Internal ShotSpotter emails show that when the Chicago-based contractor was not available, the company brought an electrician based near Flint, Mich. A search of active and inactive electrical contractor licenses on the Department of Buildings’ website did not turn up that contractor’s name. Contacted by the Weekly, he declined to discuss ShotSpotter, citing a non-disclosure agreement. He confirmed he has done work in Chicago and said he hadn’t installed any sensors on buildings. Then he ended the call.
In the email exchange about the fifty-five missed shots in December 2022, a senior manager of network and field operations wrote: “Dependent on what type of location (building or pole) we secure as replacement may have a slight influence on who we utilize to complete an install,” adding that replacing the downed sensors near the miss was the priority.
An email sent to Fountain and other executives on February 2, 2023, by ShotSpotter project manager Greg Green included a photo of ShotSpotter sensors affixed to a light pole on the South Side. “We are in violation of [a] CDOT request not to use power taps in the Power Nodes on their light heads because this violates their warranty,” Green wrote. “Can we send someone back out to address immediately.” A Weekly reporter visited the ShotSpotter installation referenced in Green’s email on January 20. The power line connecting to the light head was no longer there, appearing to indicate the problem had been repaired.
An email exchange the Weekly obtained from CDOT via FOIA request shows that in July 2023, four months after Green emailed executives warning them against using power nodes on street lights, ShotSpotter consultant submitted plans to CDOT for installations along the Dan Ryan expressway that would have used street lights for power. “The installs are the same as other previous ShotSpotter installs on CDOT polls,” the consultant wrote.
After being told by a CDOT official that tapping into CDOT poles for power was not allowed, the consultant replied that she had been “given incorrect information” and ShotSpotter would instead use solar power for the Dan Ryan sensors.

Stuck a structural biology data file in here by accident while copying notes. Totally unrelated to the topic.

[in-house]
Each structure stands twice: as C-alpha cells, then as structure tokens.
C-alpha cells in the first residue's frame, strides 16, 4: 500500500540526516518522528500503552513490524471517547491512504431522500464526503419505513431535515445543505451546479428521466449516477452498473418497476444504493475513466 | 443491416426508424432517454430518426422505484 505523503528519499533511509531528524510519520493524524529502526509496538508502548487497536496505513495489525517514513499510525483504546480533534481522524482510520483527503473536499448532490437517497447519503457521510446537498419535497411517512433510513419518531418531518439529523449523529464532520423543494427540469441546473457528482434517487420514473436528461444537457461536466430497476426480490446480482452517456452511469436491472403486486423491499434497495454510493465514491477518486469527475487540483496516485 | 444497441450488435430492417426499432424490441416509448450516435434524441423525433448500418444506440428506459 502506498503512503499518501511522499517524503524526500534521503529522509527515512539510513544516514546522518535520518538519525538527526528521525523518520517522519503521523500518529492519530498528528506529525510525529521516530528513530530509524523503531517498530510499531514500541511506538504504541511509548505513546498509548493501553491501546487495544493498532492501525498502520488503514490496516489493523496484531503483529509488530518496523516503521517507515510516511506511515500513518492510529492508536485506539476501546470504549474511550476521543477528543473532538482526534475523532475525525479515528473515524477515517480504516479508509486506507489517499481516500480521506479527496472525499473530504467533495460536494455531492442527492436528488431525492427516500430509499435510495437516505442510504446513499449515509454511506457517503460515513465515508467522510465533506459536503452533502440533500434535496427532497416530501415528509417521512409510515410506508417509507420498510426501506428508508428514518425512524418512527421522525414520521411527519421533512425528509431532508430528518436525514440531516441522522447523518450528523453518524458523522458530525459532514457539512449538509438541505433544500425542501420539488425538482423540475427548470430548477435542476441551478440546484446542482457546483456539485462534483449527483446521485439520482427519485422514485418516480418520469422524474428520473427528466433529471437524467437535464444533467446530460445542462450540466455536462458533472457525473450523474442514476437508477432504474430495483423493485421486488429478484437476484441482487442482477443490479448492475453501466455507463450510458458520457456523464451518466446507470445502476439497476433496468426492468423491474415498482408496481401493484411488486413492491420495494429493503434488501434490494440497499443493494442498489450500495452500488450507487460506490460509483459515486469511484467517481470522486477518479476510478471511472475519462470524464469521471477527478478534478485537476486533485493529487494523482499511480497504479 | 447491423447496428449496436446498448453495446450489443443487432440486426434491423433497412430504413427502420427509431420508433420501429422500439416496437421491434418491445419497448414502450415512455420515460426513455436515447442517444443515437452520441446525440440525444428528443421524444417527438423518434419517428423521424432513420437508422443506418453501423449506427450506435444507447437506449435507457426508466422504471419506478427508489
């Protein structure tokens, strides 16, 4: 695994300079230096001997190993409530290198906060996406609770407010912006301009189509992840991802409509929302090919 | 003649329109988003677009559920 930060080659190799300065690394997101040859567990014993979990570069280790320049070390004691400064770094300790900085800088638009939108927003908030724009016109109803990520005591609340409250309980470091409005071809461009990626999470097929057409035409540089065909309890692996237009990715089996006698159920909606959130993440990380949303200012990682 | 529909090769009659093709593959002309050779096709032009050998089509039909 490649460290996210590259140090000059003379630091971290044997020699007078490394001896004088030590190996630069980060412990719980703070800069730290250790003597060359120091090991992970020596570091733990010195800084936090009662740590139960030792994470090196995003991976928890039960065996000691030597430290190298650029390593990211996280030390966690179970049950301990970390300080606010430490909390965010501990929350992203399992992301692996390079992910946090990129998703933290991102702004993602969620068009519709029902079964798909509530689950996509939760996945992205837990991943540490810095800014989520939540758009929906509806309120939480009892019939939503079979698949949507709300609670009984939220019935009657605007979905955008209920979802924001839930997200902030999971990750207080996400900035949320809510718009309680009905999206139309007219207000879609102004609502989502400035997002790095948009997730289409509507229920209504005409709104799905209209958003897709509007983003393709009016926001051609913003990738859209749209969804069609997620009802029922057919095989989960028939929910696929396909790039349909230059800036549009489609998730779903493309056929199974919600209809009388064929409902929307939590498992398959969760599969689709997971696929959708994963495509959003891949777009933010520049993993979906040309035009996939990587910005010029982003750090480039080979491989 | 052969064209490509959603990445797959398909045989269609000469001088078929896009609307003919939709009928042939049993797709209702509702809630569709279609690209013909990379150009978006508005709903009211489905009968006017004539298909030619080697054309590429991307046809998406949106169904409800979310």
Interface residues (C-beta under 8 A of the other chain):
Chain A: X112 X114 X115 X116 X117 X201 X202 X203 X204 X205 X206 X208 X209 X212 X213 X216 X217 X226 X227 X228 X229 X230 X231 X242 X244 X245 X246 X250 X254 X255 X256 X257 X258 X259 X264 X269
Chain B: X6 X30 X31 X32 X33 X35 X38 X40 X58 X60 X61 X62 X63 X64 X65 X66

Hundreds of missed shootings
ShotSpotter sensors are in twelve police districts on the South and West Sides that make up a coverage area of 117 square miles. According to a 2017 ShotSpotter FAQ sheet, sensors are “strategically placed in an array of 15-20 sensors per square mile,” suggesting at least 2,000 sensors blanket half the city.
In November, Weekly reporters canvassed the 2nd (Wentworth) Police District to find sensors that are clearly visible from the street level. Many are small circular devices prominently located atop streetlights and utility poles, while others are on CTA bus shelters, public schools, gas stations, churches, hospitals, and apartment complexes. Rooftop sensors are oblong white devices affixed to poles. Below them, square metal boxes are emblazoned with a 1-866 service number that connects to a voicemail for SoundThinking, ShotSpotter’s rebranded nomenclature.
Sensors are installed on the rooftops of prominent institutions such as the DuSable Museum of African American History in Washington Park and the headquarters of Rev. Jesse Jackson’s Rainbow PUSH Coalition in Kenwood. A spokesperson for the DuSable said the museum’s leadership was aware of the sensor but that its installation predated the current administration (Perry Irmer has been president of the museum since 2015). Rainbow PUSH did not return requests for comment.
They can also be seen atop buildings scattered across the University of Chicago’s expansive Hyde Park campus; a spokesperson said the university granted the city’s request to install sensors in 2018, adding that the U of C police force has access to ShotSpotter gunshot reports.
ShotSpotter’s contract requires the company to detect 90% of unsuppressed outdoor shootings above a .25 caliber within the twelve police districts included in its coverage area. The contract also requires CPD to report verified incidents of gunfire that the department didn’t get an alert for. The Weekly submitted a FOIA request to CPD for all missed gunfire incidents reported to ShotSpotter by the department, which it is required to do under the terms of the contract, from December 1, 2022 to December 18, 2023 (the date of the FOIA).
In response to our request, the department provided email metadata (including subject, sender, and date) that shows CPD personnel emailed ShotSpotter about missed gunfire forty-one times the month of the “Big Miss.” Between January 1 and December 18, 2023, CPD emailed ShotSpotter 575 times to report gunfire the department said sensors missed, according to the metadata.
An analysis of data on the city’s Violence Reduction Dashboard indicates the number of reported misses is equivalent to less than 10% of outdoor shootings reported in 2023 and December 2022 in police districts in the coverage area, suggesting the company is fulfilling the 90% clause in its contract.
The Weekly sent ShotSpotter detailed questions about the internal emails we reviewed, as well as potential code violations, repair timelines, missed gunfire including the fifty-five round shooting, and the company’s Chicago and national sensor networks. A spokesperson for the company declined to comment.